- Islamic IssuesIslamic Movements
- December 9, 2009
- 6 minutes read
Where the Haj Takes Us
How is it that under such trying circumstances, strangers from the far reaches of the planet, belonging to different ethnicities, nationalities and languages, are able to sustain generally good relations with one another during the trying rituals of the haj? Says Anisa Mehdi.
Amman – Here in Jordan, American domestic news such as the horror of Fort Hood has not been crowding the headlines. Instead, the focus has been on political leaders’ assurances that there will be enough containers of butane gas to heat homes for the winter, sustainable water sources and expanding Israeli settlements in Jerusalem. Even as these concerns filled the headlines, Eid ul-Adha, the celebration marking the end of the haj pilgrimage, was a source of hope.
Eid ul-Adha means “Feast of the Sacrifice”. Scriptural stories say God asked the Prophet Abraham to prove his faithfulness by sacrificing his son. Satan appeared along the path to the altar, decrying God as cruel and false for demanding such a ghastly act. Abraham threw stones at Satan to drive him away. At the denouement, God was satisfied, sparing Abraham’s son and giving the grateful father a ram to sacrifice instead.
It is these events in Abraham’s life, among others, that Muslims commemorate during the three days of haj, including religious rituals like throwing pebbles at a stone stele of Satan. On Eid ul-Adha, which marks the end of the haj, Muslims sacrifice or, in most cases, pay for the sacrifice of, goats, cows and sheep–in remembrance of Abraham’s great sacrifice to God–which is then distributed to the poor.
Up to 10,000 Jordanian pilgrims performed the haj this year, joining about the same number of American pilgrims and close to three million others from around the world. Miraculously, with all these people gathering in one place, grappling with crowds, stress, heat, hunger and confusion, Mecca does not become rife with violence, riots, shootings or hostility during the haj. In more than 1,400 years as an Islamic rite, the greatest danger of pilgrimage remains disease.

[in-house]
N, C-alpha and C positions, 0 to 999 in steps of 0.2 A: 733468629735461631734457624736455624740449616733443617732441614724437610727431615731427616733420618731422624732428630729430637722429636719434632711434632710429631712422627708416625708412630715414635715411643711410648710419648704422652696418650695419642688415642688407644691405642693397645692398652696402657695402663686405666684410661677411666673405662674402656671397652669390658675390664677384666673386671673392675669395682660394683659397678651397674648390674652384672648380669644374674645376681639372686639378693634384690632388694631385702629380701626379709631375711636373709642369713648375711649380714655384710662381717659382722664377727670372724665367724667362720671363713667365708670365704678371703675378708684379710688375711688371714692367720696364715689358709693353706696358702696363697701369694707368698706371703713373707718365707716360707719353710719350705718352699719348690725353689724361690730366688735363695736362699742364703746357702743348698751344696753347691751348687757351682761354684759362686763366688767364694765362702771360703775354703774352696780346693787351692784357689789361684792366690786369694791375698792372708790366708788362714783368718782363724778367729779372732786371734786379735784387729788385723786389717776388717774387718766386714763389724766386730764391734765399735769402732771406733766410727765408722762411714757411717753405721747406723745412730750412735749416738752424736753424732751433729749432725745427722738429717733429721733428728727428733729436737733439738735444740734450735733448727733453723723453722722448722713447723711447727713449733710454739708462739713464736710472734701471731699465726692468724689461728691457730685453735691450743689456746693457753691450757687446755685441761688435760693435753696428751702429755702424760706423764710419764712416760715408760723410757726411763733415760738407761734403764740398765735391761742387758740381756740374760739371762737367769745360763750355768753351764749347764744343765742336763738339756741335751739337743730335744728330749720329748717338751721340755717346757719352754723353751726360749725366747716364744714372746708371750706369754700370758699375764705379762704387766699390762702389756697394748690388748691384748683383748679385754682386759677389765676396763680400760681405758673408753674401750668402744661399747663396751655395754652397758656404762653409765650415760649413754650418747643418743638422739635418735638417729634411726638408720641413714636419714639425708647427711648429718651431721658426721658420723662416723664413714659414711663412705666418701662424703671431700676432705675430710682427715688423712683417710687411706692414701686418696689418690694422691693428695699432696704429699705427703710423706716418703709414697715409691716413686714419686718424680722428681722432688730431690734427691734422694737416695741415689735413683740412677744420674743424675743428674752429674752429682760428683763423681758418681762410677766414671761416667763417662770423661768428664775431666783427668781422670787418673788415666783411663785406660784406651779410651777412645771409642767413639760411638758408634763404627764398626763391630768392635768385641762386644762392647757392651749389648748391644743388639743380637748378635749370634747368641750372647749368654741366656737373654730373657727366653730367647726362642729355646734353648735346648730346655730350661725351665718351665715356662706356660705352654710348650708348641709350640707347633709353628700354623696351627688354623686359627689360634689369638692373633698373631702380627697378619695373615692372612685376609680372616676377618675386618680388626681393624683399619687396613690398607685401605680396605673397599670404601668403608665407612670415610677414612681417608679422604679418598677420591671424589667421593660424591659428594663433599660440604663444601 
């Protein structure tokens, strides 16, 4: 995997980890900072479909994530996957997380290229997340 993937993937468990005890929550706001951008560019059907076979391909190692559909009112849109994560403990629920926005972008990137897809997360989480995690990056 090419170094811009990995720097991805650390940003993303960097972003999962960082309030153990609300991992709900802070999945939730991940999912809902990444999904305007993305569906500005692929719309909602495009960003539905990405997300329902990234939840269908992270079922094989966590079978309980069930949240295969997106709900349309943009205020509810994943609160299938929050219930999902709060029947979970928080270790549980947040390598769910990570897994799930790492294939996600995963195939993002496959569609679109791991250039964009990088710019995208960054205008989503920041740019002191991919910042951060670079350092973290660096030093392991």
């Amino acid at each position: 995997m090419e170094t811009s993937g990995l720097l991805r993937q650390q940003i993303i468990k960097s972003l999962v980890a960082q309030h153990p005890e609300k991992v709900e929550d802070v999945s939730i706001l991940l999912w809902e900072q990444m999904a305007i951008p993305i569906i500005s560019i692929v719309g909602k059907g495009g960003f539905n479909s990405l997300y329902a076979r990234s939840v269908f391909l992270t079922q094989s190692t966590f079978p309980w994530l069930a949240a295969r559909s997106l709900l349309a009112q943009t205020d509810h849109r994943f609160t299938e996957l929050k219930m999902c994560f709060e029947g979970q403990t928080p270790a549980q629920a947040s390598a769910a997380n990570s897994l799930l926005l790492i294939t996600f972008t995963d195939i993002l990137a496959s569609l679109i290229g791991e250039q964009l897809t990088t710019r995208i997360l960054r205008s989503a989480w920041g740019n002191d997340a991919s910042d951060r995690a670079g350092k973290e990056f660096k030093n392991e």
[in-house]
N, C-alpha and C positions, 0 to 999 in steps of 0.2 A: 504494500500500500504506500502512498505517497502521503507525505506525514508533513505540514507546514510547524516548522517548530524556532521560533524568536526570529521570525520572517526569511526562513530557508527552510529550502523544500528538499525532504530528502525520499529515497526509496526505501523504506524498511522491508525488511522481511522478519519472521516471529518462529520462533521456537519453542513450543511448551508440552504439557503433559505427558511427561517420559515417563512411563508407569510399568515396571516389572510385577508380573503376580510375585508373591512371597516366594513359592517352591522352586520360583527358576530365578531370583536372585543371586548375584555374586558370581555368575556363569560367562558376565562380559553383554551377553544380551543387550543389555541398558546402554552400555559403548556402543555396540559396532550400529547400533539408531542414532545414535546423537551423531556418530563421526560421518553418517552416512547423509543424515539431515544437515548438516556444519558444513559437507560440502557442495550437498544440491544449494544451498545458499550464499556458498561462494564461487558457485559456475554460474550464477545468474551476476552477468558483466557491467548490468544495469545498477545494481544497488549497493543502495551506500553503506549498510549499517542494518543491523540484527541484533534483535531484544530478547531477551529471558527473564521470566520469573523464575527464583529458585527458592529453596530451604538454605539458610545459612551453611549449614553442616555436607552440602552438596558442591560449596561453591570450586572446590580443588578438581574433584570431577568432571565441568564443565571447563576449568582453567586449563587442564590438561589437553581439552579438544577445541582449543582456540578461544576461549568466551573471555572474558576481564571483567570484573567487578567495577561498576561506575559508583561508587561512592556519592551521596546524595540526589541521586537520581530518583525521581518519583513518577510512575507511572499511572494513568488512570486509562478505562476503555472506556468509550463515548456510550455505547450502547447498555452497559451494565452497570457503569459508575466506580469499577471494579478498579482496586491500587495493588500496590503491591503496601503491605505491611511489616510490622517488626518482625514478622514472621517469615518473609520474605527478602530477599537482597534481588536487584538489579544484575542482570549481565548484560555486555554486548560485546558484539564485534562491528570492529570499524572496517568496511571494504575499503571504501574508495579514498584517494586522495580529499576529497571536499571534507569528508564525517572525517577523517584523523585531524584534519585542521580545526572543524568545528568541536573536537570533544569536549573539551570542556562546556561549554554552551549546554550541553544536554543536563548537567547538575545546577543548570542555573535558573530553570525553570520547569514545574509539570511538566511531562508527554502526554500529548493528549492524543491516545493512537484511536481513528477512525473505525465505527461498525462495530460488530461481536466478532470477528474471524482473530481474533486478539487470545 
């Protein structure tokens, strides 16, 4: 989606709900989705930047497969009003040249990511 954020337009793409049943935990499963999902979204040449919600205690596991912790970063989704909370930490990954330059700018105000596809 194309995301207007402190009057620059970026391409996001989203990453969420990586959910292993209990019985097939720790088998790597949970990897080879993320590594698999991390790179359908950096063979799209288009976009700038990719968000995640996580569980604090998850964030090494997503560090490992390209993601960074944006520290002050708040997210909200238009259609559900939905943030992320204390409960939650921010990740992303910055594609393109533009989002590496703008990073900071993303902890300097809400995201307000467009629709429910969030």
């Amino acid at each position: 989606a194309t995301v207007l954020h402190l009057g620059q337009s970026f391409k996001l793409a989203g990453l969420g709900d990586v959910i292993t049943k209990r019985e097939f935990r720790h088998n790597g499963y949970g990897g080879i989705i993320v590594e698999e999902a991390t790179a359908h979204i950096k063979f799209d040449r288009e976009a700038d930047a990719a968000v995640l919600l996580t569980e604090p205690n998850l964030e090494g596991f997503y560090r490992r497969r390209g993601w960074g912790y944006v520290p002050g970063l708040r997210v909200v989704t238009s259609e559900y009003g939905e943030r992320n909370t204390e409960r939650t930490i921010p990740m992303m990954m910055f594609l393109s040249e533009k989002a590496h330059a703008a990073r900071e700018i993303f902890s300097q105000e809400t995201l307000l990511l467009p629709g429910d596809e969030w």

How is it that under such trying circumstances, strangers from the far reaches of the planet, belonging to different ethnicities, nationalities and languages, are able to sustain generally good relations with one another during the trying rituals of the haj?
That is not just the challenge of the haj, but of Islam itself. The great jihad–or struggle–each Muslim faces in his or her lifetime is how to be the finest person possible. Haj is a proving ground for the best behaviour, practice and expression of humanity.
Usually, it’s easy to see how people separate themselves from one another. Many of us labour to differentiate ourselves from others–sometimes claiming superiority or dominance merely by dint of birthright. In Jordan, for example, Muslims and Christians coexist, gently appreciating what they see as the other’s mildly misguided beliefs. There are Jordanians of Bedouin stock and Jordanians from the north or the south, each with their own mansaf and kunafeh, tasty local dishes. There are 1948 Palestinian Jordanians and 1967 Palestinian Jordanians, each with historical gratitudes and gripes.
At the haj, which I have had the privilege to film and report for the Public Broadcasting Service (PBS) and National Geographic Television, those distinctions begin to melt. On the ninth day of the month of haj, as dusk settles over the Plain of Arafat where the Prophet Muhammad made his farewell speech to Muslims toward the end of his life, many pilgrims, drying their eyes, understand that at essence we are born, we love, and we die; that our identity is ultimately tied to the way we live our lives, not to the nation or tribe to which we were born.
Haj is as much about the individual as it is profoundly about community and the communion of humanity. God says in the Qur’an, “O humankind! Lo! We have created you male and female, and have made you nations and tribes that ye man know one another. Lo! The noblest of you, in the sight of Allah, is the best in conduct” (49:13). The great lesson of the haj is this: more important than where we come from is where we are going.